Tiny homes offering possible solution to homelessness, climate change

ByTim Johns KGO logo
Sunday, September 11, 2022
Tiny home advocates look to solve problems in our communities
Tinyfest happening this weekend at the Alameda County Fairgrounds in Pleasanton that showcases the perks of living in a tiny home.

PLEASANTON, Calif. (KGO) -- They may be tiny in size, but these homes are offering up some pretty big solutions.

As issues like homelessness and climate change continue to plague the Bay Area, one group says they might have an answer.

"People are learning that they're a viable option. They are attainable housing," said Renee McLaughlin.

McLaughlin is the CEO of Tiny Fest - an event happening this weekend at the Alameda County Fairgrounds that showcases the perks of living in a tiny home.

The trend is a relatively new phenomenon that has gained popularity in recent years.

Not least of all because of the part it may play in alleviating California's housing crisis.

VIDEO: A look at life in Northern California's first and only (legal) tiny house community

ABC7 and The Bold Italic, a Medium-owned publication that covers life in the Bay Area, partnered up to get a glimpse at what life is really like in Northern California's only (legal) tiny house community -- and explore the potential for more of these homes popping up in the future.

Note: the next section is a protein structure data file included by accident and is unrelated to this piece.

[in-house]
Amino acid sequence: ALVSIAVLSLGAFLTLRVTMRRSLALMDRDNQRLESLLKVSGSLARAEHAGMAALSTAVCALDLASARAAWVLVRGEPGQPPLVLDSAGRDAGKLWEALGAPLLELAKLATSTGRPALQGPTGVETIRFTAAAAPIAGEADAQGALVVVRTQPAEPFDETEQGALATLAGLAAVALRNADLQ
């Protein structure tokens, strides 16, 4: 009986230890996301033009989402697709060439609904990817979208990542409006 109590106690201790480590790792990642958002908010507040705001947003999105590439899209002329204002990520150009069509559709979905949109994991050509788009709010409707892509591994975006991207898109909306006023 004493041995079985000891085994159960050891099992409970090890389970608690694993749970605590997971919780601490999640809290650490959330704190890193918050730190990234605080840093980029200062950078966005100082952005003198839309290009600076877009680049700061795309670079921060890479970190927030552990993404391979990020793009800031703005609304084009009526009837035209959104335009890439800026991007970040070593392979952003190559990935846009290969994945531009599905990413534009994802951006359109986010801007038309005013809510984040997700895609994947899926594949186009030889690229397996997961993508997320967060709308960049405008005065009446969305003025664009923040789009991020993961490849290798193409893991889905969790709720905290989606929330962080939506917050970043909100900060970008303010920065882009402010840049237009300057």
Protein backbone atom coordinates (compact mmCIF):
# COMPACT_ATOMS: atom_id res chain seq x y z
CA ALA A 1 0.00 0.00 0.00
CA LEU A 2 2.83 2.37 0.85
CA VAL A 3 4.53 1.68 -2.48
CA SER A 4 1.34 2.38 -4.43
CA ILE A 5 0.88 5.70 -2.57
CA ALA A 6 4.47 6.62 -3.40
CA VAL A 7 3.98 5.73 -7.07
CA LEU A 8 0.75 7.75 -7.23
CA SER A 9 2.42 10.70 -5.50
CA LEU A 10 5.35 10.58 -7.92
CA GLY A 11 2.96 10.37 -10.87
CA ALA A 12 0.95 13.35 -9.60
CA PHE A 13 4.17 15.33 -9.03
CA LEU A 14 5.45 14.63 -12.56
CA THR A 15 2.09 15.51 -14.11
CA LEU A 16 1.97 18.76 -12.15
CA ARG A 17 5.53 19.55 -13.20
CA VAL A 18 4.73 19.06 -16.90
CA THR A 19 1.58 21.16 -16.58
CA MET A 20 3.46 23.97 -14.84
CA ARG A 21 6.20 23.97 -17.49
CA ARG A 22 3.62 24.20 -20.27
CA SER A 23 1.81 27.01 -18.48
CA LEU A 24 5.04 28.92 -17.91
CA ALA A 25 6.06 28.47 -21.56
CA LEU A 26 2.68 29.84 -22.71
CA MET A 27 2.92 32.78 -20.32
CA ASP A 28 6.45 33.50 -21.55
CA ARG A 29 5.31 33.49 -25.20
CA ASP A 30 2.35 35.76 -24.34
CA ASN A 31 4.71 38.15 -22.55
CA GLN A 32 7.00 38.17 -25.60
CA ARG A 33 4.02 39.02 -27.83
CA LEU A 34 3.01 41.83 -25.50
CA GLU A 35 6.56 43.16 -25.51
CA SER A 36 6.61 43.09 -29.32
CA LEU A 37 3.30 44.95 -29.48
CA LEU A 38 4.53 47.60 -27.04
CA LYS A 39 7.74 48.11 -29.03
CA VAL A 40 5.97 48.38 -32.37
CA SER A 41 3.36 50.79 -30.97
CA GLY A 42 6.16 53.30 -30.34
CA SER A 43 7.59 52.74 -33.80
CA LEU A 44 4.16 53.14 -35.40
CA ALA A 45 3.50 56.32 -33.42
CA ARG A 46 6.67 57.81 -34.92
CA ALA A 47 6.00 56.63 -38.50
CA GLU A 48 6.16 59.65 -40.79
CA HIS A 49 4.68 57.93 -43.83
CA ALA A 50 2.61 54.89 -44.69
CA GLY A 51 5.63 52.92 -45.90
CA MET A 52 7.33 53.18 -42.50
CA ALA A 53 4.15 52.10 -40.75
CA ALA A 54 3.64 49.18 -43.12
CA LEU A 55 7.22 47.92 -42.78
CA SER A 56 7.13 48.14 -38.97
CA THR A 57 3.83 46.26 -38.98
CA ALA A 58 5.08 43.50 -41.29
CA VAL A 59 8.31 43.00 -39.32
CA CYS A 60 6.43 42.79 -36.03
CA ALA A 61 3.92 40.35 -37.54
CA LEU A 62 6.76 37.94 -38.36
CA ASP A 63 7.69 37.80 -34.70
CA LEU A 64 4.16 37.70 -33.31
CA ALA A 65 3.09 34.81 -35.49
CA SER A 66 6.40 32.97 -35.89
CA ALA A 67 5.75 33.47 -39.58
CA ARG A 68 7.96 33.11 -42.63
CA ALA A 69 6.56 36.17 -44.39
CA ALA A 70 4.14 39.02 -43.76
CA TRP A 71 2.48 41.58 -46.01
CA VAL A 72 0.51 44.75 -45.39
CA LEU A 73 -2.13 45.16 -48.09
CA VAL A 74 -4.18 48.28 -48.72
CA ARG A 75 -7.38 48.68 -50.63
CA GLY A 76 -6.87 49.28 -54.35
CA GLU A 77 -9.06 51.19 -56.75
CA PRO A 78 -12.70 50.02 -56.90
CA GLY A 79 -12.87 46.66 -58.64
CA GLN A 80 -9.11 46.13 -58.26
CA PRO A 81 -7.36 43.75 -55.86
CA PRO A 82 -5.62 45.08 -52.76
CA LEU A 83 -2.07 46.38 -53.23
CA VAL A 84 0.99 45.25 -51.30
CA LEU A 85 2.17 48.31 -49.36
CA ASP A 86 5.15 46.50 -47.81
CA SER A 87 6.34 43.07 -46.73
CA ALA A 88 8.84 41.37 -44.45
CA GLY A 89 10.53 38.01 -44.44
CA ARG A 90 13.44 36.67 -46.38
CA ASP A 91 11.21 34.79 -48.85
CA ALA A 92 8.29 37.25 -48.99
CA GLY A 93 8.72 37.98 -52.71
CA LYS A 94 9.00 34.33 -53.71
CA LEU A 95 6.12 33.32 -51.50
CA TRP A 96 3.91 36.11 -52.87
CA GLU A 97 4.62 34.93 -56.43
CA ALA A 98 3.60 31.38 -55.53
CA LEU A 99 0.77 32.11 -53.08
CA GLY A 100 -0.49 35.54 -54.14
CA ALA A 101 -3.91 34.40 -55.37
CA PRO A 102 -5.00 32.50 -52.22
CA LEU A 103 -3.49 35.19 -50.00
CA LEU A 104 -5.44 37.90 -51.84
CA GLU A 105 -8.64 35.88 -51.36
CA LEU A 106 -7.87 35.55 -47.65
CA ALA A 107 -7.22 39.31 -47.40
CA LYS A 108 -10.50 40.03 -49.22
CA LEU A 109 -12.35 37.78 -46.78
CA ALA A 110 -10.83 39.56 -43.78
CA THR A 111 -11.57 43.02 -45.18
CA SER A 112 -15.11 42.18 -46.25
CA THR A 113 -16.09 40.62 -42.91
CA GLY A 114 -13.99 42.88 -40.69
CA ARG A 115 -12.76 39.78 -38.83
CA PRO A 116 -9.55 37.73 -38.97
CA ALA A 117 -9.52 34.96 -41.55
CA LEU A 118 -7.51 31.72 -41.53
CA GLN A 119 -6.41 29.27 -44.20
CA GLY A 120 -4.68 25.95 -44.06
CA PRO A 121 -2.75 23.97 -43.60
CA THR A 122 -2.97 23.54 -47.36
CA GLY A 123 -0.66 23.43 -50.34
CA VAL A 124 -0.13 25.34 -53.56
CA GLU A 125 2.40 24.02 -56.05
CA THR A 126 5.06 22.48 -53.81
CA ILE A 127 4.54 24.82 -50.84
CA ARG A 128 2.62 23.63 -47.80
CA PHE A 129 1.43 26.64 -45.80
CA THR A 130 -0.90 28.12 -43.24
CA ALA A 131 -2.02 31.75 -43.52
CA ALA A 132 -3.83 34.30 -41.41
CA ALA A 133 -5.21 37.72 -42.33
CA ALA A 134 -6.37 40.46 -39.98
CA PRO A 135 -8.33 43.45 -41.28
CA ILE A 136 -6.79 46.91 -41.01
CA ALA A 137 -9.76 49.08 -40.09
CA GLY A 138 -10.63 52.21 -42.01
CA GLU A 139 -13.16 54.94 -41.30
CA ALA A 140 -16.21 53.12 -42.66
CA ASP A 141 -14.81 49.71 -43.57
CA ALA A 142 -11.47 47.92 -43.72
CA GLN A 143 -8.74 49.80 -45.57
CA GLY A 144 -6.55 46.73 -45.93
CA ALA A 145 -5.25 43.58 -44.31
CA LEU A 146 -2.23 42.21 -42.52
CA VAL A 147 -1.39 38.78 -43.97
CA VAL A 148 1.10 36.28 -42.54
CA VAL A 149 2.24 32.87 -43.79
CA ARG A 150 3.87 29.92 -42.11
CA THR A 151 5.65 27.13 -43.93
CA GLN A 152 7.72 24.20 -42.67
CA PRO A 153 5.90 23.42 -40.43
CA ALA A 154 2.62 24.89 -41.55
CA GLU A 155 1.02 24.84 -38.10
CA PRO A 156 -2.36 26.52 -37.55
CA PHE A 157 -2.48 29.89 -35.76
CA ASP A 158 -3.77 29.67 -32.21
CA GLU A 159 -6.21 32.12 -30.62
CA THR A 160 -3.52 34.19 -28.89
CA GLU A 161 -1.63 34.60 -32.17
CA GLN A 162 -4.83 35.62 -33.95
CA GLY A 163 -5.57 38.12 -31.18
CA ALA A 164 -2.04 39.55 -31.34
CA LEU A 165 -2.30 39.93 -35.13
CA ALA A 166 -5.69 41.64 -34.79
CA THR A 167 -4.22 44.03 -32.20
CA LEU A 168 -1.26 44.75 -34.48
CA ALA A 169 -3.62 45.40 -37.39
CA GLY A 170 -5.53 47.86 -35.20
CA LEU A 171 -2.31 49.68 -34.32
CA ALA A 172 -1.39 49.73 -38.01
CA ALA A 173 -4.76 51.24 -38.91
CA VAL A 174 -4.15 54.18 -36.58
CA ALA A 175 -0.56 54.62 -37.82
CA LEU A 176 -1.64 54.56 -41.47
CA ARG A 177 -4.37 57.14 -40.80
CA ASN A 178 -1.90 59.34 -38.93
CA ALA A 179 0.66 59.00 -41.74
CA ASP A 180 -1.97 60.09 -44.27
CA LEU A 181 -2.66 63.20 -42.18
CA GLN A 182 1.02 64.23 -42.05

"The lack of affordable housing is just an epidemic here. How do we address that?," said Nick Mosley.

Mosley runs a company that helps build tiny houses.

He works with individuals, corporations and local governments - making homes for everyone from those experiencing homelessness to people who just want to downsize their lifestyle.

"We haven't seen any let off of purchases, of interest, since we started. It just seems like it keeps growing and growing," Mosley said.

But tiny home advocates say they aren't just a solution for problems like unaffordable housing and getting people off the streets, they're also a way to help protect the environment.

Sam Ausden has been living in his self-made tiny home for five years.

WATCH: What it's like at the newest (and most colorful) tiny home village for unhoused young people in Oakland

The homes are being set aside for homeless and at-risk youth in Oakland and Berkeley. Take a look inside.

Everything from his bed, to his family photos to his cooking utensils all fit comfortably in his portable house on wheels.

Ausden says besides the liberation his minimalistic lifestyle provides, it also gives him a way to take action for a climate in crisis.

"Just this week in California, you've got heat waves, you've got blackouts, you've got wildfires, wildfire smoke. All this stuff is happening from climate change," he said.

Ausden is currently working on an extension to his home, and encourages others to consider the perks tiny spaces have to offer.

An option that, he says, is becoming more and more affordable for everyone.

"The technology's that are maturing. The price of solar panels has dropped significantly over the last ten years. Battery technology has improved. And there's some really cool stuff that's coming online now that's able to have people live a new reality in their life," Ausden said.

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